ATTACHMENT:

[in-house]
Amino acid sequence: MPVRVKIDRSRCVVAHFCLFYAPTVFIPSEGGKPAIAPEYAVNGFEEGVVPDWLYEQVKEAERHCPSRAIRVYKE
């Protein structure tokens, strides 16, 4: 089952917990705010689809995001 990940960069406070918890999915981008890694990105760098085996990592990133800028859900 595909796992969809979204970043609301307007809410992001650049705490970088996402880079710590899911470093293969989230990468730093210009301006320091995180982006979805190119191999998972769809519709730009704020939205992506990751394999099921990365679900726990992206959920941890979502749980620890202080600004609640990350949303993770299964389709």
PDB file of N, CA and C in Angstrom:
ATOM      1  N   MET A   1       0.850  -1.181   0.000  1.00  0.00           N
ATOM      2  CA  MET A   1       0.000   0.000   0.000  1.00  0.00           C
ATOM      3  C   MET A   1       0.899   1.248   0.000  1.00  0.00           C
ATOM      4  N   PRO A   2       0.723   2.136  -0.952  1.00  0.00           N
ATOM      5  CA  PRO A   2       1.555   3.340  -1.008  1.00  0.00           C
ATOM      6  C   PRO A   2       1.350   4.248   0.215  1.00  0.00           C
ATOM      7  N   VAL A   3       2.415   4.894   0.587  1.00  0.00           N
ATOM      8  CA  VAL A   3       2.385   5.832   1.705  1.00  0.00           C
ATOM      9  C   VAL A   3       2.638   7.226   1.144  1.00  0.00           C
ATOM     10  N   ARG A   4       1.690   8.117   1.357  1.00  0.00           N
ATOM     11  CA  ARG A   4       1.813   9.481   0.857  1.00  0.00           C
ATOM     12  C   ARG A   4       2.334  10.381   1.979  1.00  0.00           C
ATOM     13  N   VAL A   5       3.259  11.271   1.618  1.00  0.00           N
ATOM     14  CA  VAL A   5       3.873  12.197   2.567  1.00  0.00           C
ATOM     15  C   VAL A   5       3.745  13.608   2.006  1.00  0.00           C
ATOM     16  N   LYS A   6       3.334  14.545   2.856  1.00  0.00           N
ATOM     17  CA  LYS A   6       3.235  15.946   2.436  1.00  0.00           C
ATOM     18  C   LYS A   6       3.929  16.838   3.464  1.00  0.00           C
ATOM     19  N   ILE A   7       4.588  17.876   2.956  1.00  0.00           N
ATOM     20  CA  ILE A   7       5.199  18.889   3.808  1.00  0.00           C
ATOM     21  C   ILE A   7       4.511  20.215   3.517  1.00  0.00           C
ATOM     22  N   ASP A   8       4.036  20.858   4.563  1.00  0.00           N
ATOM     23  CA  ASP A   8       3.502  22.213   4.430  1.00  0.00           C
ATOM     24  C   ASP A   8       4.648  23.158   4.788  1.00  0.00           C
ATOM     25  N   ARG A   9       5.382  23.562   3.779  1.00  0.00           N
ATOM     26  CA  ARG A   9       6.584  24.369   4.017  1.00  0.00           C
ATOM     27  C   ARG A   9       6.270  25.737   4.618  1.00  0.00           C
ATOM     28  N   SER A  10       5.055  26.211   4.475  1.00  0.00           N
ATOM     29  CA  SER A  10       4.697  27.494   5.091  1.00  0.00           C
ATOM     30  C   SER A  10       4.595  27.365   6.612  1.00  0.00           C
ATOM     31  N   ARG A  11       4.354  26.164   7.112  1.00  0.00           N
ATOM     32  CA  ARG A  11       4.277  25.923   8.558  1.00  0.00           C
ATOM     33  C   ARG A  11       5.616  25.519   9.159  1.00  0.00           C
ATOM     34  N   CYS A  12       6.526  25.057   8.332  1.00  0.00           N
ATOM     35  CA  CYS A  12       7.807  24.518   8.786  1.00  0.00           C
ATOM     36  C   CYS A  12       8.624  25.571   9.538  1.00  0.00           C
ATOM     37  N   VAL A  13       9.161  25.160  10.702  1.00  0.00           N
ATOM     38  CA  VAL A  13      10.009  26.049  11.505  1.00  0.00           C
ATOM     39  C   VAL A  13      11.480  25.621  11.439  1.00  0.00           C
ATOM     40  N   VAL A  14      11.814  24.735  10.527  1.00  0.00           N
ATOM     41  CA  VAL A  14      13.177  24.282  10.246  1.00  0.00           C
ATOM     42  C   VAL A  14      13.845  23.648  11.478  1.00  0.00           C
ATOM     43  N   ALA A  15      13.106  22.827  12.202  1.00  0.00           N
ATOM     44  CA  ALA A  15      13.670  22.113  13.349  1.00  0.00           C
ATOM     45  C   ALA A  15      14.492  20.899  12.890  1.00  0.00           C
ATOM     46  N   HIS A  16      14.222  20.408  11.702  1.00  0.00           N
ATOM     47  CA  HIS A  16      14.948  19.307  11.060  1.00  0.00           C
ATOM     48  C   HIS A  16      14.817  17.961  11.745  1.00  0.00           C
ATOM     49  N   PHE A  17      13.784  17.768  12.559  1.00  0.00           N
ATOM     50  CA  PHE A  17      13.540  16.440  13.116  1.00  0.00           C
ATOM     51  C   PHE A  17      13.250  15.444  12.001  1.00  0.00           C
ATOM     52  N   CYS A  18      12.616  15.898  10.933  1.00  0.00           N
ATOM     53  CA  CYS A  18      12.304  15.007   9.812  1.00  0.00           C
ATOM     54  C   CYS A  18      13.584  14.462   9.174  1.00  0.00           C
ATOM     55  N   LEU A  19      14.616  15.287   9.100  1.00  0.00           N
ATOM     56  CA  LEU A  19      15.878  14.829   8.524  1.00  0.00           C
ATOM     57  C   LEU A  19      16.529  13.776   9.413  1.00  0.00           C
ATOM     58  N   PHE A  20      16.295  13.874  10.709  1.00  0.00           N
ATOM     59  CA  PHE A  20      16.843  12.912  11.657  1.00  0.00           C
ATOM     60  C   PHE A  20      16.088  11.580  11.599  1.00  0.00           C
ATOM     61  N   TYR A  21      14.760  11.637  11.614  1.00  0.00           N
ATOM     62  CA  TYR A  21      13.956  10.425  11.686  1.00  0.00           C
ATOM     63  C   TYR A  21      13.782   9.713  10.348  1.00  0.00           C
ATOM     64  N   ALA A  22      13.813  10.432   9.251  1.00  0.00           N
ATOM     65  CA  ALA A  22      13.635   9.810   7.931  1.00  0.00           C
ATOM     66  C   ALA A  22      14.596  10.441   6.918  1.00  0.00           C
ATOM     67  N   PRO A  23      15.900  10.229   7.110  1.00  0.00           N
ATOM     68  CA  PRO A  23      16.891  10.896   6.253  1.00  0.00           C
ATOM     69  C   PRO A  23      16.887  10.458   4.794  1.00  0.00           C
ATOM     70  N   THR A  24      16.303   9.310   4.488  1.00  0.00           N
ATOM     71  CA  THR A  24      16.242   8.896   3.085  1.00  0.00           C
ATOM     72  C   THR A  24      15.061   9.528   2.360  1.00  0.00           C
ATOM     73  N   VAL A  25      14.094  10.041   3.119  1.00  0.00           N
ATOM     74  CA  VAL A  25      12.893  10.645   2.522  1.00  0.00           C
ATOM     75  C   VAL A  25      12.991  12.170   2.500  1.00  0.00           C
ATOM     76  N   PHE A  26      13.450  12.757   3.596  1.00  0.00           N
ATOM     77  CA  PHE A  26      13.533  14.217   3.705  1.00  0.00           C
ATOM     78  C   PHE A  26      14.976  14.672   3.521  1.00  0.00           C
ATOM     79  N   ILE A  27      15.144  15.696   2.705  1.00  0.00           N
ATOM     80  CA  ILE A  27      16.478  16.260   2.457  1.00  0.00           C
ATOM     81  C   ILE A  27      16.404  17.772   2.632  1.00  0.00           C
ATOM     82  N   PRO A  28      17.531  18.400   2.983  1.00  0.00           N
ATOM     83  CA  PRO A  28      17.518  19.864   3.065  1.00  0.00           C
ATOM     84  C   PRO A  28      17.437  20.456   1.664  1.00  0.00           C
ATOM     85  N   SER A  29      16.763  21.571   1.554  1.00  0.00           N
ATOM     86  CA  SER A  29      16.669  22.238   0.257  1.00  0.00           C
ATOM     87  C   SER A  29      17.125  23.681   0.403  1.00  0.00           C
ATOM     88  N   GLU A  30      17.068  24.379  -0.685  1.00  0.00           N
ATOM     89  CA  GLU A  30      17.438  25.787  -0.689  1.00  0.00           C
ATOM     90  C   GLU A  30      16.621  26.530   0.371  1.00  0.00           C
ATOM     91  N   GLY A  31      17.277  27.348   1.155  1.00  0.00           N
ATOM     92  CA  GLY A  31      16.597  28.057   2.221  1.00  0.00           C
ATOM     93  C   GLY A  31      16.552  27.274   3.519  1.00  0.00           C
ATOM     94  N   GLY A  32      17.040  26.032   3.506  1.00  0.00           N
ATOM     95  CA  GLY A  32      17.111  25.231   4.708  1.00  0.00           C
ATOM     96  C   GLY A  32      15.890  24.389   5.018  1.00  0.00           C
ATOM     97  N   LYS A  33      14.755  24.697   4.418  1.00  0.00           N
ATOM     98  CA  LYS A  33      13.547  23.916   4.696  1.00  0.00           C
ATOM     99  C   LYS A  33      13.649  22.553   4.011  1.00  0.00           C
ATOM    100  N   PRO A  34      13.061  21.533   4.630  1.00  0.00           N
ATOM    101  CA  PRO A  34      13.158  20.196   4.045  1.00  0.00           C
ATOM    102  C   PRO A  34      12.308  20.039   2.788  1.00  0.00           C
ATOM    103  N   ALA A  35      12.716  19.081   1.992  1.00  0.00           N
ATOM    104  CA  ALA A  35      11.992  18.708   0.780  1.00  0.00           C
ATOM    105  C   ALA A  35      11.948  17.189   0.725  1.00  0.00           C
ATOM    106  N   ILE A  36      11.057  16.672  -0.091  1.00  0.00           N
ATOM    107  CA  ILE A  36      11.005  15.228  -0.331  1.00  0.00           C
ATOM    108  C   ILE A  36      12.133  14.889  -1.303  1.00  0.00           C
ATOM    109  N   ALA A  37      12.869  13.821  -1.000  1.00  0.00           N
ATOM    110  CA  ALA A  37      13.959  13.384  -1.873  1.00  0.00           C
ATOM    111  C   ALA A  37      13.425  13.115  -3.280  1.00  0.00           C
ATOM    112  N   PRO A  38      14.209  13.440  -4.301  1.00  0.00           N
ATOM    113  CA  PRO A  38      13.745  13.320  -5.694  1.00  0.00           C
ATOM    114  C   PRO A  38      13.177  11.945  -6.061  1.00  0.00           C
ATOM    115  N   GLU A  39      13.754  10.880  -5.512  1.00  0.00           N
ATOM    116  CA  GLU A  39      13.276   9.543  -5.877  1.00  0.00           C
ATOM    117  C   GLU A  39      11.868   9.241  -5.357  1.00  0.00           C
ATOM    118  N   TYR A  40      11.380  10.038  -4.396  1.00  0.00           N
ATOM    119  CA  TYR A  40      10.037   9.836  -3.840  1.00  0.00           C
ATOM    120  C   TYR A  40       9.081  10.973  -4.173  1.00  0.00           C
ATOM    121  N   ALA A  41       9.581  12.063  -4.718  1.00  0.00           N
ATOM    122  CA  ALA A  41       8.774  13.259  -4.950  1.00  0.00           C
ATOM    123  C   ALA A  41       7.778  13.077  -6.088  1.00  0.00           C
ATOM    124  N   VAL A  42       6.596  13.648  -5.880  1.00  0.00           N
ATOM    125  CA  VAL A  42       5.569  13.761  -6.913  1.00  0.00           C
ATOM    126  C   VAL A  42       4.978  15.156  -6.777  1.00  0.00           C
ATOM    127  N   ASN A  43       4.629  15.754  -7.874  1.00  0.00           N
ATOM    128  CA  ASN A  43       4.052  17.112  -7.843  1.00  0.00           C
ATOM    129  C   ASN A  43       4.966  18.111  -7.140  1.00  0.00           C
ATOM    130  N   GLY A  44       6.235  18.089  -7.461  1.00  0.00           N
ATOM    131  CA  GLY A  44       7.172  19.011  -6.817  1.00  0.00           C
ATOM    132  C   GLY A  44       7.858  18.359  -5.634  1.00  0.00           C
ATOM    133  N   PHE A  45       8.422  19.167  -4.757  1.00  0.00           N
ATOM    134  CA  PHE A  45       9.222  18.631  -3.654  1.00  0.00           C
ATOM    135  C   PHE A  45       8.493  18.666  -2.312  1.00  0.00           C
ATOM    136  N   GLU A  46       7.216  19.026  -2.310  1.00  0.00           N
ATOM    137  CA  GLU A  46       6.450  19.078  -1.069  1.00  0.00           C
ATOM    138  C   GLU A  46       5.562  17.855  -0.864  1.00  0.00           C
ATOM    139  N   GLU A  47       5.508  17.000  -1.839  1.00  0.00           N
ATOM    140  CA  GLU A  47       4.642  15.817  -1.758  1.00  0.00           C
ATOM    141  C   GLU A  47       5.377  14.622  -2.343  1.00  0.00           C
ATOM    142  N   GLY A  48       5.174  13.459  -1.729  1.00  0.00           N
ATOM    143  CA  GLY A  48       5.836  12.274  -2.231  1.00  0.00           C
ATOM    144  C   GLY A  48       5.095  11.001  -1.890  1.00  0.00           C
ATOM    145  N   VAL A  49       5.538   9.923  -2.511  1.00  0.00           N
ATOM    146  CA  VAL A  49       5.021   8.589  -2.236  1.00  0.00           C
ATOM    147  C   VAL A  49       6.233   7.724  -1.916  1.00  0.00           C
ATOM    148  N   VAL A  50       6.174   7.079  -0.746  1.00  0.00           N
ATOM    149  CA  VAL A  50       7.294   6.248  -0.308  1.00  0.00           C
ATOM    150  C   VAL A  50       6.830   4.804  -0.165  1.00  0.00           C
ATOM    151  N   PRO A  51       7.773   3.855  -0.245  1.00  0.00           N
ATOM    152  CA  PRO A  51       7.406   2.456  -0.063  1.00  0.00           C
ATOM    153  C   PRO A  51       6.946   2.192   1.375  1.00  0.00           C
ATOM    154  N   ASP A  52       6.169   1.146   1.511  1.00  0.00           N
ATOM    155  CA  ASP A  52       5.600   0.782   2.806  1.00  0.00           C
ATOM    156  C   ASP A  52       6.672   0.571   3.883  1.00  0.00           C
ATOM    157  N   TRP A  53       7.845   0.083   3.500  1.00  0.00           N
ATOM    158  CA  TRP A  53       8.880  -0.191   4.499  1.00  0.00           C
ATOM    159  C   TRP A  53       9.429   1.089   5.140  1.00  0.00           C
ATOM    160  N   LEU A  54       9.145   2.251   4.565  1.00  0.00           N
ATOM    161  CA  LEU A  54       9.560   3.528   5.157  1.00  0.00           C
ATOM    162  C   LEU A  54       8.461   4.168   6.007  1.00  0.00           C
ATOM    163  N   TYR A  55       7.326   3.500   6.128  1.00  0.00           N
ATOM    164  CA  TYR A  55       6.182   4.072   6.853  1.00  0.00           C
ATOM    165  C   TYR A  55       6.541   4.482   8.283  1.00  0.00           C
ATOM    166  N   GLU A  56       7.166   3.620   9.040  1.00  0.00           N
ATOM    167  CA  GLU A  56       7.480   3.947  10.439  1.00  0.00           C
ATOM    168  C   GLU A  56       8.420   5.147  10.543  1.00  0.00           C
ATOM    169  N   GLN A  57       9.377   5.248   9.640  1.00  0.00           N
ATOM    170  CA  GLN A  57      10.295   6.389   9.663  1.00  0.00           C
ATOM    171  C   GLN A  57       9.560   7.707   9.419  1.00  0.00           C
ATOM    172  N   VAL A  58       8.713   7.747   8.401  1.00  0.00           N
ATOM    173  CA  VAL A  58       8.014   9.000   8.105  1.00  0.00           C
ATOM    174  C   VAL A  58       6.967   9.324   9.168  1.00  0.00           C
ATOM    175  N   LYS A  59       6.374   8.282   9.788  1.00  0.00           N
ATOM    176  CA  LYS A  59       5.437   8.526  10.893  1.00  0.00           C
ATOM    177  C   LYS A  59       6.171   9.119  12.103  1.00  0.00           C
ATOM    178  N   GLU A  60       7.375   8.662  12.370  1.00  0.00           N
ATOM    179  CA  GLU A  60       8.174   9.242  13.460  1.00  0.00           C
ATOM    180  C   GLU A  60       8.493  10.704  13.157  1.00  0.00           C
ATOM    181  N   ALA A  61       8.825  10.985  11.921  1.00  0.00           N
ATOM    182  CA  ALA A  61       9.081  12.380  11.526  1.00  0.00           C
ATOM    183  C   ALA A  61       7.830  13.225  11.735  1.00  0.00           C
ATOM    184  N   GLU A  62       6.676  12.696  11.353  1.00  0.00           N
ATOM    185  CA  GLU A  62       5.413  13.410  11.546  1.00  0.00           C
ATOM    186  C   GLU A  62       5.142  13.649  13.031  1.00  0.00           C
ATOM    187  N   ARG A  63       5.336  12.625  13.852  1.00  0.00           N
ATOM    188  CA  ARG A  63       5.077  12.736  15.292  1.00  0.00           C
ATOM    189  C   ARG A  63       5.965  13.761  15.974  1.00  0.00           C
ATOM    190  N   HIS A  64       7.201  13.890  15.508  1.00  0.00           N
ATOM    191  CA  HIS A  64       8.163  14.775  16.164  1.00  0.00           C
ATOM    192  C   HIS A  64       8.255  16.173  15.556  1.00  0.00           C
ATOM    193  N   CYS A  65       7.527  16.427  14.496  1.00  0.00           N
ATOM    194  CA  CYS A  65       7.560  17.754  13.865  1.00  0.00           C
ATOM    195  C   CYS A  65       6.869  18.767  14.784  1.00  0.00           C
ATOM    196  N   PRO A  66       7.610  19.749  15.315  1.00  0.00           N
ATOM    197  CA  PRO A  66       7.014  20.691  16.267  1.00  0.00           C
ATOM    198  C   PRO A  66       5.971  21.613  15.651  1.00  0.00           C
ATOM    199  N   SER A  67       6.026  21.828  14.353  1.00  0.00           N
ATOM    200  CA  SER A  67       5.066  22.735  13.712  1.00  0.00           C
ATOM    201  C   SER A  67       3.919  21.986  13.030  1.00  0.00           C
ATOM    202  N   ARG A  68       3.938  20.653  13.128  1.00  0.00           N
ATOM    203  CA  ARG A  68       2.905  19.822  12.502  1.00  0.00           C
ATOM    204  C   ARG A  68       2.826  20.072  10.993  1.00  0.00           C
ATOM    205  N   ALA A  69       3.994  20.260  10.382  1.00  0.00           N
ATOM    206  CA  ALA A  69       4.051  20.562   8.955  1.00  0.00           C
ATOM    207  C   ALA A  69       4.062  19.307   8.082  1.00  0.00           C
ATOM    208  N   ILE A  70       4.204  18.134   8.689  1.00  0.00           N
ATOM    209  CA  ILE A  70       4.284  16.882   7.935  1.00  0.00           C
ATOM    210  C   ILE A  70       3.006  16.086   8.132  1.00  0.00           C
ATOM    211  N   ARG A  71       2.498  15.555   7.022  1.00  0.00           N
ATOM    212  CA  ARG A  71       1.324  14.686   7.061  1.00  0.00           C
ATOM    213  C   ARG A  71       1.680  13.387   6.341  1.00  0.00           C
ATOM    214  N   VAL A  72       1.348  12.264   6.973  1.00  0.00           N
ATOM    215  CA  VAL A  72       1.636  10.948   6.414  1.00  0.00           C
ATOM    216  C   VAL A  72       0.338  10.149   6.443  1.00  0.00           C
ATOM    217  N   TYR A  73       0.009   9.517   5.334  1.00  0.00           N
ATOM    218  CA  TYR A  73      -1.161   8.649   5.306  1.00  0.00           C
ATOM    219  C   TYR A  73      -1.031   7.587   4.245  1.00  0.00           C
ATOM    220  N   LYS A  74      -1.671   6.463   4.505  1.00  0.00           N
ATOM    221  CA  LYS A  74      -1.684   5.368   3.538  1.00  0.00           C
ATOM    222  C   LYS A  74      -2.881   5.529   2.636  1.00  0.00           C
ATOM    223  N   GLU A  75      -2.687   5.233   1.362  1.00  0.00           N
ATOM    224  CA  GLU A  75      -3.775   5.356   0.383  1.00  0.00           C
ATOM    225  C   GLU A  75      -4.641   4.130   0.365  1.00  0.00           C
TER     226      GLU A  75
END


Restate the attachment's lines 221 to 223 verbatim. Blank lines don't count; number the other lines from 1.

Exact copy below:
ATOM    217  N   TYR A  73       0.009   9.517   5.334  1.00  0.00           N
ATOM    218  CA  TYR A  73      -1.161   8.649   5.306  1.00  0.00           C
ATOM    219  C   TYR A  73      -1.031   7.587   4.245  1.00  0.00           C